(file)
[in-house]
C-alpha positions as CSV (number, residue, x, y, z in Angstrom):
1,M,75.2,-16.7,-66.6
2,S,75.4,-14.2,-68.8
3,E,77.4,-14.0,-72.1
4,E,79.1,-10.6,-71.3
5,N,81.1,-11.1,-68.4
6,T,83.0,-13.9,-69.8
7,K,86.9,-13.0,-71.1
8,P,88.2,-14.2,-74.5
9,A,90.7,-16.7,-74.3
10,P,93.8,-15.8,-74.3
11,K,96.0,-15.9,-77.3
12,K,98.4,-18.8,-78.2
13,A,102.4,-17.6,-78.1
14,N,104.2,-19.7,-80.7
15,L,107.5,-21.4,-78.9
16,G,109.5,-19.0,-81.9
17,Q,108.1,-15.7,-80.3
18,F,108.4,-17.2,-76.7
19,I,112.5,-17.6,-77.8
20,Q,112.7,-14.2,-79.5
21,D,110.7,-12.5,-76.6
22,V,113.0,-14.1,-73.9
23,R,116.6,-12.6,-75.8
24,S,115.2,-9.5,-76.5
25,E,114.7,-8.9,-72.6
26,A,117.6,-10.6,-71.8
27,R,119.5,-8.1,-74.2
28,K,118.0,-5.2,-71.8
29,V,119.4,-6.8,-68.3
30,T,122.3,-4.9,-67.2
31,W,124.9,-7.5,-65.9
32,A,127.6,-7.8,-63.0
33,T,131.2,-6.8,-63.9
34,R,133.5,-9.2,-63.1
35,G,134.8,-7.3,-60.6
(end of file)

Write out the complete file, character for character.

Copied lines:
[in-house]
C-alpha positions as CSV (number, residue, x, y, z in Angstrom):
1,M,75.2,-16.7,-66.6
2,S,75.4,-14.2,-68.8
3,E,77.4,-14.0,-72.1
4,E,79.1,-10.6,-71.3
5,N,81.1,-11.1,-68.4
6,T,83.0,-13.9,-69.8
7,K,86.9,-13.0,-71.1
8,P,88.2,-14.2,-74.5
9,A,90.7,-16.7,-74.3
10,P,93.8,-15.8,-74.3
11,K,96.0,-15.9,-77.3
12,K,98.4,-18.8,-78.2
13,A,102.4,-17.6,-78.1
14,N,104.2,-19.7,-80.7
15,L,107.5,-21.4,-78.9
16,G,109.5,-19.0,-81.9
17,Q,108.1,-15.7,-80.3
18,F,108.4,-17.2,-76.7
19,I,112.5,-17.6,-77.8
20,Q,112.7,-14.2,-79.5
21,D,110.7,-12.5,-76.6
22,V,113.0,-14.1,-73.9
23,R,116.6,-12.6,-75.8
24,S,115.2,-9.5,-76.5
25,E,114.7,-8.9,-72.6
26,A,117.6,-10.6,-71.8
27,R,119.5,-8.1,-74.2
28,K,118.0,-5.2,-71.8
29,V,119.4,-6.8,-68.3
30,T,122.3,-4.9,-67.2
31,W,124.9,-7.5,-65.9
32,A,127.6,-7.8,-63.0
33,T,131.2,-6.8,-63.9
34,R,133.5,-9.2,-63.1
35,G,134.8,-7.3,-60.6